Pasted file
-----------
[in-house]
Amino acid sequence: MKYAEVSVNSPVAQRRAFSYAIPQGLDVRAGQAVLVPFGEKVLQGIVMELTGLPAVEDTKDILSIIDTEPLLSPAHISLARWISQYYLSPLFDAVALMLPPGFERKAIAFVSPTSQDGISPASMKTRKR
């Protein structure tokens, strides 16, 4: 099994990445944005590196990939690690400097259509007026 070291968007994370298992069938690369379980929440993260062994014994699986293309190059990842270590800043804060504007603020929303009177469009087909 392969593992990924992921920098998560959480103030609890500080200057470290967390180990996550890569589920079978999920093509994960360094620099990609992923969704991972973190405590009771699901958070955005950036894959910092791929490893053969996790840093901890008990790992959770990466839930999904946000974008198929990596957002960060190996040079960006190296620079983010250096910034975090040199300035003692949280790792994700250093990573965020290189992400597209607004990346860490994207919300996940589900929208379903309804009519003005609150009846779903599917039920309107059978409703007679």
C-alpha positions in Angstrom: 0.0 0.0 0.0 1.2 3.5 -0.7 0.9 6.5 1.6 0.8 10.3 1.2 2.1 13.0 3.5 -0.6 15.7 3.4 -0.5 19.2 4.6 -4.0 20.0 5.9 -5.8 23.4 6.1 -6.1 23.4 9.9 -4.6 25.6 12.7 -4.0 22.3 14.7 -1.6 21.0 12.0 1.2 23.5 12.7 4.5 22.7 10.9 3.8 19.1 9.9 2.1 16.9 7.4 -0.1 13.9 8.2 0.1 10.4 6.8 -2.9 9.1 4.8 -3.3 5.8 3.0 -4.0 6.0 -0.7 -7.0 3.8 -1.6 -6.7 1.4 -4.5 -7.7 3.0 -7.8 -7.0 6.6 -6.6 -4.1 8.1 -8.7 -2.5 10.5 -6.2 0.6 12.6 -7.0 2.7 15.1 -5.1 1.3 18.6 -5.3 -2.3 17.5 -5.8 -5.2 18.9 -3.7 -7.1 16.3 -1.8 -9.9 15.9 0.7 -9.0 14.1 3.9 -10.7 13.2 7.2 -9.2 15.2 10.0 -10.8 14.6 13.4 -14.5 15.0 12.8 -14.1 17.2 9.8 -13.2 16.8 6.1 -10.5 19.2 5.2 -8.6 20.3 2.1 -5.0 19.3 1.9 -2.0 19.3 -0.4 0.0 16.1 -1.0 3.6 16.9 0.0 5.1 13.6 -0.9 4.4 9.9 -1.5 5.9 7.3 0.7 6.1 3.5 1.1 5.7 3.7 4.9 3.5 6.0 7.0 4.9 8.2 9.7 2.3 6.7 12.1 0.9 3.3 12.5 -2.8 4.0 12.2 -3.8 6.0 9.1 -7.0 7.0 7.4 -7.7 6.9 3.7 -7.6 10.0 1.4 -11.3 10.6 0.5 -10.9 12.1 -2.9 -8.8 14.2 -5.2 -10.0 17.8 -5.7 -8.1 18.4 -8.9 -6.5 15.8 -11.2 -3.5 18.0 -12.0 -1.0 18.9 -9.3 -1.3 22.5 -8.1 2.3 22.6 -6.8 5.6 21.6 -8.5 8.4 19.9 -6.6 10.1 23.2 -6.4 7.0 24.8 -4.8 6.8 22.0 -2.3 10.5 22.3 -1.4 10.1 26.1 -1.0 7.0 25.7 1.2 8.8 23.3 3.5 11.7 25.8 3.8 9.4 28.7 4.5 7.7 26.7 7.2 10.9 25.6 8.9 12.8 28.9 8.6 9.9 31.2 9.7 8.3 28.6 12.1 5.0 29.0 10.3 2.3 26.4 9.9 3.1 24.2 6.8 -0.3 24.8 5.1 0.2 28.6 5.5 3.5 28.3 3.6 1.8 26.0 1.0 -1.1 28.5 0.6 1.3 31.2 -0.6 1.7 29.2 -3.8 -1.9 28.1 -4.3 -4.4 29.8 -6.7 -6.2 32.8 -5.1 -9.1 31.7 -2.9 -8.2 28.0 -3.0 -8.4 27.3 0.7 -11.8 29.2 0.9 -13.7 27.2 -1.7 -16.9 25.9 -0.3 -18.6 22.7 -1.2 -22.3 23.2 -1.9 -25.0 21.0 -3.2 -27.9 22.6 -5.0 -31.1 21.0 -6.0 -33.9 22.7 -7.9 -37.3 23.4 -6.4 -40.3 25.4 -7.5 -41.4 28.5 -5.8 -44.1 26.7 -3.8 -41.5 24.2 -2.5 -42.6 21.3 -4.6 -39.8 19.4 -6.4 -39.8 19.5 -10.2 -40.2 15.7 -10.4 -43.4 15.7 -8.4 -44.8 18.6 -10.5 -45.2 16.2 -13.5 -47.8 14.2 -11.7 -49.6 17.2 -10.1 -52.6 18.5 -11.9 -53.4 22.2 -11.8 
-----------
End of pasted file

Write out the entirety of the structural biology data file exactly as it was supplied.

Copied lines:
[in-house]
Amino acid sequence: MKYAEVSVNSPVAQRRAFSYAIPQGLDVRAGQAVLVPFGEKVLQGIVMELTGLPAVEDTKDILSIIDTEPLLSPAHISLARWISQYYLSPLFDAVALMLPPGFERKAIAFVSPTSQDGISPASMKTRKR
């Protein structure tokens, strides 16, 4: 099994990445944005590196990939690690400097259509007026 070291968007994370298992069938690369379980929440993260062994014994699986293309190059990842270590800043804060504007603020929303009177469009087909 392969593992990924992921920098998560959480103030609890500080200057470290967390180990996550890569589920079978999920093509994960360094620099990609992923969704991972973190405590009771699901958070955005950036894959910092791929490893053969996790840093901890008990790992959770990466839930999904946000974008198929990596957002960060190996040079960006190296620079983010250096910034975090040199300035003692949280790792994700250093990573965020290189992400597209607004990346860490994207919300996940589900929208379903309804009519003005609150009846779903599917039920309107059978409703007679």
C-alpha positions in Angstrom: 0.0 0.0 0.0 1.2 3.5 -0.7 0.9 6.5 1.6 0.8 10.3 1.2 2.1 13.0 3.5 -0.6 15.7 3.4 -0.5 19.2 4.6 -4.0 20.0 5.9 -5.8 23.4 6.1 -6.1 23.4 9.9 -4.6 25.6 12.7 -4.0 22.3 14.7 -1.6 21.0 12.0 1.2 23.5 12.7 4.5 22.7 10.9 3.8 19.1 9.9 2.1 16.9 7.4 -0.1 13.9 8.2 0.1 10.4 6.8 -2.9 9.1 4.8 -3.3 5.8 3.0 -4.0 6.0 -0.7 -7.0 3.8 -1.6 -6.7 1.4 -4.5 -7.7 3.0 -7.8 -7.0 6.6 -6.6 -4.1 8.1 -8.7 -2.5 10.5 -6.2 0.6 12.6 -7.0 2.7 15.1 -5.1 1.3 18.6 -5.3 -2.3 17.5 -5.8 -5.2 18.9 -3.7 -7.1 16.3 -1.8 -9.9 15.9 0.7 -9.0 14.1 3.9 -10.7 13.2 7.2 -9.2 15.2 10.0 -10.8 14.6 13.4 -14.5 15.0 12.8 -14.1 17.2 9.8 -13.2 16.8 6.1 -10.5 19.2 5.2 -8.6 20.3 2.1 -5.0 19.3 1.9 -2.0 19.3 -0.4 0.0 16.1 -1.0 3.6 16.9 0.0 5.1 13.6 -0.9 4.4 9.9 -1.5 5.9 7.3 0.7 6.1 3.5 1.1 5.7 3.7 4.9 3.5 6.0 7.0 4.9 8.2 9.7 2.3 6.7 12.1 0.9 3.3 12.5 -2.8 4.0 12.2 -3.8 6.0 9.1 -7.0 7.0 7.4 -7.7 6.9 3.7 -7.6 10.0 1.4 -11.3 10.6 0.5 -10.9 12.1 -2.9 -8.8 14.2 -5.2 -10.0 17.8 -5.7 -8.1 18.4 -8.9 -6.5 15.8 -11.2 -3.5 18.0 -12.0 -1.0 18.9 -9.3 -1.3 22.5 -8.1 2.3 22.6 -6.8 5.6 21.6 -8.5 8.4 19.9 -6.6 10.1 23.2 -6.4 7.0 24.8 -4.8 6.8 22.0 -2.3 10.5 22.3 -1.4 10.1 26.1 -1.0 7.0 25.7 1.2 8.8 23.3 3.5 11.7 25.8 3.8 9.4 28.7 4.5 7.7 26.7 7.2 10.9 25.6 8.9 12.8 28.9 8.6 9.9 31.2 9.7 8.3 28.6 12.1 5.0 29.0 10.3 2.3 26.4 9.9 3.1 24.2 6.8 -0.3 24.8 5.1 0.2 28.6 5.5 3.5 28.3 3.6 1.8 26.0 1.0 -1.1 28.5 0.6 1.3 31.2 -0.6 1.7 29.2 -3.8 -1.9 28.1 -4.3 -4.4 29.8 -6.7 -6.2 32.8 -5.1 -9.1 31.7 -2.9 -8.2 28.0 -3.0 -8.4 27.3 0.7 -11.8 29.2 0.9 -13.7 27.2 -1.7 -16.9 25.9 -0.3 -18.6 22.7 -1.2 -22.3 23.2 -1.9 -25.0 21.0 -3.2 -27.9 22.6 -5.0 -31.1 21.0 -6.0 -33.9 22.7 -7.9 -37.3 23.4 -6.4 -40.3 25.4 -7.5 -41.4 28.5 -5.8 -44.1 26.7 -3.8 -41.5 24.2 -2.5 -42.6 21.3 -4.6 -39.8 19.4 -6.4 -39.8 19.5 -10.2 -40.2 15.7 -10.4 -43.4 15.7 -8.4 -44.8 18.6 -10.5 -45.2 16.2 -13.5 -47.8 14.2 -11.7 -49.6 17.2 -10.1 -52.6 18.5 -11.9 -53.4 22.2 -11.8 